the speech obama should give on Afghanistan,but cant.

Discussion in 'Politics & Religion' started by Free Thinker, Nov 25, 2009.

  1. the speech obama should give on Afghanistan,but cant. he cant muster the courage.

    The White House


    Office of the Press Secretary


    A New Way Forward:
    The President's Address to the American People on Afghan Strategy


    Oval Office


    For Immediate Release
    December 2nd

    I plan to speak to you tonight with the frankness Americans deserve from their president. I've recently noted a number of pundits who suggest that my task here should be to reassure you about Afghanistan. I don't agree. What you need is the unvarnished truth just as it's been given to me. We all need to face a tough situation, as Americans have done so many times in the past, with our eyes wide open. It doesn't pay for a president or a people to fake it or, for that matter, to kick the can of a difficult decision down the road, especially when the lives of American troops are at stake.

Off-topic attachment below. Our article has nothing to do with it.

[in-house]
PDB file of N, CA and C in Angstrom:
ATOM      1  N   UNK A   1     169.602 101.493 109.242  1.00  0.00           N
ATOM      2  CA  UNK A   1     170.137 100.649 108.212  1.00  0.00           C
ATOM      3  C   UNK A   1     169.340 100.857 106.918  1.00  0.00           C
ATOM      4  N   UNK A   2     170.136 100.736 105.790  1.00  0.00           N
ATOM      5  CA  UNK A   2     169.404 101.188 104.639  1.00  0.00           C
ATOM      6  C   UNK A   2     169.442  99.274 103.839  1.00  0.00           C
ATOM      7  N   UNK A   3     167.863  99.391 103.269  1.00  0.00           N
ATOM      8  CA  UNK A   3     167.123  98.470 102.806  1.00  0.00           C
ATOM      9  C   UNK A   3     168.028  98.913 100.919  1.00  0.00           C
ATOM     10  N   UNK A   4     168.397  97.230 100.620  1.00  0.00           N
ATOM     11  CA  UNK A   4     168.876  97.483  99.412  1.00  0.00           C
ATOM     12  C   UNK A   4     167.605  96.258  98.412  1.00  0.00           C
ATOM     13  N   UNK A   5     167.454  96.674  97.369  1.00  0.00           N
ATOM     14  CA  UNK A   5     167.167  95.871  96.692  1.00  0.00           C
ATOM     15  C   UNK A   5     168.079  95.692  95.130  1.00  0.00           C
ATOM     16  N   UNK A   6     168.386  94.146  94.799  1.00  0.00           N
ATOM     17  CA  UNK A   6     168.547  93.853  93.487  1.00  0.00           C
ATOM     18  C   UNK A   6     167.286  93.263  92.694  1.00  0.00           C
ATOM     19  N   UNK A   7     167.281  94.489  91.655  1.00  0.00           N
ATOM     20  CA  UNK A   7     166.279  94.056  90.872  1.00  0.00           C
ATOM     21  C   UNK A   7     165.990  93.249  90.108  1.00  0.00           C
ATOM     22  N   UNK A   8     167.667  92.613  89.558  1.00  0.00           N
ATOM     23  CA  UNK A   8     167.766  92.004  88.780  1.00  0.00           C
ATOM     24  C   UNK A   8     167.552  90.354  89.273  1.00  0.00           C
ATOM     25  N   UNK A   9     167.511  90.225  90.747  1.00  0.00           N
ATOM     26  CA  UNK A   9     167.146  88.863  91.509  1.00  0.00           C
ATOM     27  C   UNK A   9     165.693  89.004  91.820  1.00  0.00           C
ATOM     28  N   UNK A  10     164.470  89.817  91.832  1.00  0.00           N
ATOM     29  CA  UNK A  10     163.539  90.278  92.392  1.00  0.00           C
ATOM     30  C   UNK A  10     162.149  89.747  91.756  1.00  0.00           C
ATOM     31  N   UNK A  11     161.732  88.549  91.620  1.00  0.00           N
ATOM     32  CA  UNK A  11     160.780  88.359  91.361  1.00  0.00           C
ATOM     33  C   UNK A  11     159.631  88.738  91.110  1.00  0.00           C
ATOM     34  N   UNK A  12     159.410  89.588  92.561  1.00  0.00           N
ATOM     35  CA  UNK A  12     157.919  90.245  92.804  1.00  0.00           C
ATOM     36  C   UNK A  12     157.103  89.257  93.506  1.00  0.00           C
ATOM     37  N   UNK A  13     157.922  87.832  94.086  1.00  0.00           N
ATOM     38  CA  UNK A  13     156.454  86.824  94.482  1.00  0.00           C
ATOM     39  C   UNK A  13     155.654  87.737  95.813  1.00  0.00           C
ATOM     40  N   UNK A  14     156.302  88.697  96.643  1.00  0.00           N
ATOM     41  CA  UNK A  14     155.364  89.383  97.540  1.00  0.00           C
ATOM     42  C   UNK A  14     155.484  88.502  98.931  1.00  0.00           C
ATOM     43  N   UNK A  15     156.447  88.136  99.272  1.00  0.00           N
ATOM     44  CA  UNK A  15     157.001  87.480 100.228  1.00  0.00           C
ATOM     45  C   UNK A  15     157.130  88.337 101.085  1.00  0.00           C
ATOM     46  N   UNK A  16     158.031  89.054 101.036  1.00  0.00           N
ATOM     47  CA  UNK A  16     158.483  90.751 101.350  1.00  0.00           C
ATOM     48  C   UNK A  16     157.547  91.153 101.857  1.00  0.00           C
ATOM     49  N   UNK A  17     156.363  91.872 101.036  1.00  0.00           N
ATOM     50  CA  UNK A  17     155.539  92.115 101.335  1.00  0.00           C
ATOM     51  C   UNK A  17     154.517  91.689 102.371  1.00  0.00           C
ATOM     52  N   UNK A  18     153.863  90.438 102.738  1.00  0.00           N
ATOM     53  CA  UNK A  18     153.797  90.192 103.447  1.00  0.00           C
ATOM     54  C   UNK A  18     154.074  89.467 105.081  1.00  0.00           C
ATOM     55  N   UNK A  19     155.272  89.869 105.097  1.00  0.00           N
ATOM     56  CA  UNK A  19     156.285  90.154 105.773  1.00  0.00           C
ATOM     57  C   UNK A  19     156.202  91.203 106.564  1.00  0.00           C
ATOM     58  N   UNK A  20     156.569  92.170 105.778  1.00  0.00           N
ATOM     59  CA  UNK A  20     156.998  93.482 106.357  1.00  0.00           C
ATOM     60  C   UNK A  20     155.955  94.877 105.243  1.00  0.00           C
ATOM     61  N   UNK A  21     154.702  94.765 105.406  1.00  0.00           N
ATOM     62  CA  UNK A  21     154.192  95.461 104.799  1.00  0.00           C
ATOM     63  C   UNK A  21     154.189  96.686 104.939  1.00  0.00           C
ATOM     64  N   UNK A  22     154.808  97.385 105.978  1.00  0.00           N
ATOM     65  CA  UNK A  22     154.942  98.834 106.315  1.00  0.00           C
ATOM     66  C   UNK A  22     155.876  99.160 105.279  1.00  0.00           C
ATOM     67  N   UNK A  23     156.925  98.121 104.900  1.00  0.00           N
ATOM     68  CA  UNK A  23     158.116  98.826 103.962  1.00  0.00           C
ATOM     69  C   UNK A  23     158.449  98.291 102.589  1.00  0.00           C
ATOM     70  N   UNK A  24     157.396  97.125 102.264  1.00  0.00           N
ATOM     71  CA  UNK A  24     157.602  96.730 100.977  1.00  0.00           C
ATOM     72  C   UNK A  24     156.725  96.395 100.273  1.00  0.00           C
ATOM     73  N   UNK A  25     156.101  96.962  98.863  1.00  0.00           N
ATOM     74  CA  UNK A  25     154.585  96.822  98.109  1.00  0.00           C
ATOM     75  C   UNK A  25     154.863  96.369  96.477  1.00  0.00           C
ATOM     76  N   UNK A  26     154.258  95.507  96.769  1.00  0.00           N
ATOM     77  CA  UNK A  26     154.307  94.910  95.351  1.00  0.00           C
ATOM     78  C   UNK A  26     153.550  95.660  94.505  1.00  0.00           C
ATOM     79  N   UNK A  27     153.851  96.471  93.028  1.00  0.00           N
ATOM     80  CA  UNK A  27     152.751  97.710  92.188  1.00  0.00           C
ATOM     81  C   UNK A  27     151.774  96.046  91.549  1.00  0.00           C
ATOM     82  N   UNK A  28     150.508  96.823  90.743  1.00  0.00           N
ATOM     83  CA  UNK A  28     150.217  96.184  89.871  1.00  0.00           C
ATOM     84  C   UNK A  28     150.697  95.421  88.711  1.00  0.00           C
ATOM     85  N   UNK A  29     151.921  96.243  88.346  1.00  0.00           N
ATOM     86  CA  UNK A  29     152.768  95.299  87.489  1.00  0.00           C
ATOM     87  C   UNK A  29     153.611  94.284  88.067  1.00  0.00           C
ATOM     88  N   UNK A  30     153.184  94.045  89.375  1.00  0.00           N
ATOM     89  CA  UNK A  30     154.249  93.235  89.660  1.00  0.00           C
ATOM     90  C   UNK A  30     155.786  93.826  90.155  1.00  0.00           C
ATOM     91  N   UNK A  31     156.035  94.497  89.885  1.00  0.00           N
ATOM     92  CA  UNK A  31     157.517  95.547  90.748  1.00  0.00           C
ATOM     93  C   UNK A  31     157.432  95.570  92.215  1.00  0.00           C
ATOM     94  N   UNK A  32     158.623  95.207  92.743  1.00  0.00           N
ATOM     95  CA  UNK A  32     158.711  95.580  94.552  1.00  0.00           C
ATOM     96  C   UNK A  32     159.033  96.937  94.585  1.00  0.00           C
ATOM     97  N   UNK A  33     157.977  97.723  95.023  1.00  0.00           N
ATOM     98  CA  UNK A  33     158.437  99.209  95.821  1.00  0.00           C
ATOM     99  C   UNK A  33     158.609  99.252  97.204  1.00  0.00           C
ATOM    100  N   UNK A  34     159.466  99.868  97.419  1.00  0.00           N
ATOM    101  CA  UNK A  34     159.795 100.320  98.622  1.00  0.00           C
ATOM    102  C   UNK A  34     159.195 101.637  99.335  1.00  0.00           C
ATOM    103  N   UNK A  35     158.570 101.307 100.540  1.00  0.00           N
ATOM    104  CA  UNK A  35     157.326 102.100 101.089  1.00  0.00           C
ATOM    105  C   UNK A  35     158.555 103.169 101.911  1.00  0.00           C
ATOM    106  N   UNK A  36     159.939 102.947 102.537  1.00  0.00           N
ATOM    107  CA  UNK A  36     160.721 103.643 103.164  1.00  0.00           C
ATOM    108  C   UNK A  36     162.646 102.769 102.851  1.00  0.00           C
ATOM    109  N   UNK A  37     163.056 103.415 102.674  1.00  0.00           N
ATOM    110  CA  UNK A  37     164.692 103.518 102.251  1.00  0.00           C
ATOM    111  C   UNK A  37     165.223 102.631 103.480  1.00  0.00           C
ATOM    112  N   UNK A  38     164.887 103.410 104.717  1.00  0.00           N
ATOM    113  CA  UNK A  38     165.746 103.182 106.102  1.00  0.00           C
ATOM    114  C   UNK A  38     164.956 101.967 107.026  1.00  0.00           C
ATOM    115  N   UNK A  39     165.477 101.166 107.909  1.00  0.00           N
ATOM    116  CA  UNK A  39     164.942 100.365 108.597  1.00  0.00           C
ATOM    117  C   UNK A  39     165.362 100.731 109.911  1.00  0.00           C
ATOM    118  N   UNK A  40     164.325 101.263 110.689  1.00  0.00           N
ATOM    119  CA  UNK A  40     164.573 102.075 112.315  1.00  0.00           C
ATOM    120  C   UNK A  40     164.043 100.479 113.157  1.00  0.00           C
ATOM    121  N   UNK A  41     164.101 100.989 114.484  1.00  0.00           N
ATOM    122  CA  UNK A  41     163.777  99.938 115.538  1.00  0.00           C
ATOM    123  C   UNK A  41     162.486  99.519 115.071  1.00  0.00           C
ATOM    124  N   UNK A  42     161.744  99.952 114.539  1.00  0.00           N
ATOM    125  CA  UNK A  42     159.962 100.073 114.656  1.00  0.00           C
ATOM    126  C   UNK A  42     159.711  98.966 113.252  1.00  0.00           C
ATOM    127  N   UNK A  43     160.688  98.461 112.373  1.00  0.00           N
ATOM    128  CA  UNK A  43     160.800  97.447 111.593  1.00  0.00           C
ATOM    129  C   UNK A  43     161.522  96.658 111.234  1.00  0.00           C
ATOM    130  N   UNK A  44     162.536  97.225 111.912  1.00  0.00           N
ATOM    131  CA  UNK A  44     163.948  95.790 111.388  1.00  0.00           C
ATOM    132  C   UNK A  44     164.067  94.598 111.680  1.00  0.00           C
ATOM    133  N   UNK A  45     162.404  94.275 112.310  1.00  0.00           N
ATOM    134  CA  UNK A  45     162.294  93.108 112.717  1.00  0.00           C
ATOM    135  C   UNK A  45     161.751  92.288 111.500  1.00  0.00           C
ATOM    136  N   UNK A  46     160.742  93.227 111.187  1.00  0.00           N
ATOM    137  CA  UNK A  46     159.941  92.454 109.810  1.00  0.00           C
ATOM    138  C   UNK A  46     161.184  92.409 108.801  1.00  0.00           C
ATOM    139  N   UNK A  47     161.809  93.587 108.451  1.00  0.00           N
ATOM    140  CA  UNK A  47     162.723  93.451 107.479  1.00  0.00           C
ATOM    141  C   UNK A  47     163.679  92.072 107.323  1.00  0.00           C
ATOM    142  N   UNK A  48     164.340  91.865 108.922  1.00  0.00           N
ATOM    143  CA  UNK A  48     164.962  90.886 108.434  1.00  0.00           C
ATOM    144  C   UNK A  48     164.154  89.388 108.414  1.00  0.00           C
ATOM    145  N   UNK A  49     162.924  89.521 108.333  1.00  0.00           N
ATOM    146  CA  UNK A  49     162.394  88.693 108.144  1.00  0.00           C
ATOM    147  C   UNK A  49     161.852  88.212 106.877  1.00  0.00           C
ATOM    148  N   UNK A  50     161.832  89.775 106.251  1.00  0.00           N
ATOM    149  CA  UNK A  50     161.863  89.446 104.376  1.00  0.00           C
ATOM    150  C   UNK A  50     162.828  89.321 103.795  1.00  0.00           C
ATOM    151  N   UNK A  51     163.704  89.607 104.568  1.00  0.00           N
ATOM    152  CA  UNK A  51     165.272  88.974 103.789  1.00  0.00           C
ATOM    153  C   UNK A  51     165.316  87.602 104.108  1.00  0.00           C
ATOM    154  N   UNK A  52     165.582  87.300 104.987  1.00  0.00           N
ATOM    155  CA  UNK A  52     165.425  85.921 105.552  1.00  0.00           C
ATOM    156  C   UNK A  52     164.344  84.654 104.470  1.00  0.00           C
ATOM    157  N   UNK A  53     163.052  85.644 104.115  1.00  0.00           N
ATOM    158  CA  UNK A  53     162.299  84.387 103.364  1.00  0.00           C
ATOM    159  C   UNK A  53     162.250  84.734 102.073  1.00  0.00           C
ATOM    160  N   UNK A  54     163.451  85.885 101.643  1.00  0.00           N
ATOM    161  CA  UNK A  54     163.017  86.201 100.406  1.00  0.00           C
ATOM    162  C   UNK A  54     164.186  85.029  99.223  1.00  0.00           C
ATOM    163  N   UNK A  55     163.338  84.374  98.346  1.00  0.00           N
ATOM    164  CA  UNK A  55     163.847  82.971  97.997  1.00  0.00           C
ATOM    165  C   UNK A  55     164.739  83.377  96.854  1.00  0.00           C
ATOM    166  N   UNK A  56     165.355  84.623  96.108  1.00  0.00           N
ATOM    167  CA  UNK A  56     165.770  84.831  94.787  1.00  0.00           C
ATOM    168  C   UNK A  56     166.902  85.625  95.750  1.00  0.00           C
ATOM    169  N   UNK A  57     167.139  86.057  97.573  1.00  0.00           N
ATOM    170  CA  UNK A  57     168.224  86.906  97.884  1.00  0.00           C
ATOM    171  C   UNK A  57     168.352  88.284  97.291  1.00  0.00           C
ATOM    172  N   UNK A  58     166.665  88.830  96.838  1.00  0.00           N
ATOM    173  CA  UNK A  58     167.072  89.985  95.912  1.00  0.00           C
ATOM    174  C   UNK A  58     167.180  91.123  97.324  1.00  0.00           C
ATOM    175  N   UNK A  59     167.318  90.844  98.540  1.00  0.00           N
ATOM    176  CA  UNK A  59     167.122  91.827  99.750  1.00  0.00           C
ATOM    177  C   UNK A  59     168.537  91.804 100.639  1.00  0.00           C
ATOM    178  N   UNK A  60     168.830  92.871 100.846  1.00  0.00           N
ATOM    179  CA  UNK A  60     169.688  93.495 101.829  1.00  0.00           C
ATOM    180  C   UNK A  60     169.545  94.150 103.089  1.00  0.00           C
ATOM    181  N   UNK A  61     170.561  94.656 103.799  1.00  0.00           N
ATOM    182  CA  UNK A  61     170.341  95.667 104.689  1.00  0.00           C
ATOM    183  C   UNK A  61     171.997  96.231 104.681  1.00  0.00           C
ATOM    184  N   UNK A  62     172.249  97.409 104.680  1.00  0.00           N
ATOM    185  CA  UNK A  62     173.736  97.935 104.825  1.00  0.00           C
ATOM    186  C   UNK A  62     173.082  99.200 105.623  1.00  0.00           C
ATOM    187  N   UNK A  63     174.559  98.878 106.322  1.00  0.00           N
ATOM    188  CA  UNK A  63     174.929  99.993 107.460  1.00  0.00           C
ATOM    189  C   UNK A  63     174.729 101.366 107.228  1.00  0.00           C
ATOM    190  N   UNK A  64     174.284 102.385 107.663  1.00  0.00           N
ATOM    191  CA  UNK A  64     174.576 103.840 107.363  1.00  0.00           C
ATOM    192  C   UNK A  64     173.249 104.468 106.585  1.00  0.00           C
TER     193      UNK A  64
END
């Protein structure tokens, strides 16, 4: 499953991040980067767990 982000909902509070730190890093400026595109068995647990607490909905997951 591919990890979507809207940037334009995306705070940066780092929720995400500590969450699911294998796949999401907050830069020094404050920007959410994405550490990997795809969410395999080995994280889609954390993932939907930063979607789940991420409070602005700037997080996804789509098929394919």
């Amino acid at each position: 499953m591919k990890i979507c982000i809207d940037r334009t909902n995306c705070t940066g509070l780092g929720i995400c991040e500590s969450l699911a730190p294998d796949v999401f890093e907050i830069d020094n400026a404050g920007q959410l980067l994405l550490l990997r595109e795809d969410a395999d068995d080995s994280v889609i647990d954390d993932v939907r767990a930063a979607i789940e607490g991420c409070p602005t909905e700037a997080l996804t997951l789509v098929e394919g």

During the presidential campaign I called Afghanistan "the right war." Let me say this: with the full information resources of the American presidency at my fingertips, I no longer believe that to be the case. I know a president isn't supposed to say such things, but he, too, should have the flexibility to change his mind. In fact, more than most people, it's important that he do so based on the best information available. No false pride or political calculation should keep him from that.

    And the best information available to me on the situation in Afghanistan is sobering. It doesn't matter whether you are listening to our war commander, General Stanley McChrystal, who, as press reports have indicated, believes that with approximately 80,000 more troops -- which we essentially don't have available -- there would be a reasonable chance of conducting a successful counterinsurgency war against the Taliban, or our ambassador to that country, Karl Eikenberry, a former general with significant experience there, who believes we shouldn't send another soldier at present. All agree on the following seven points: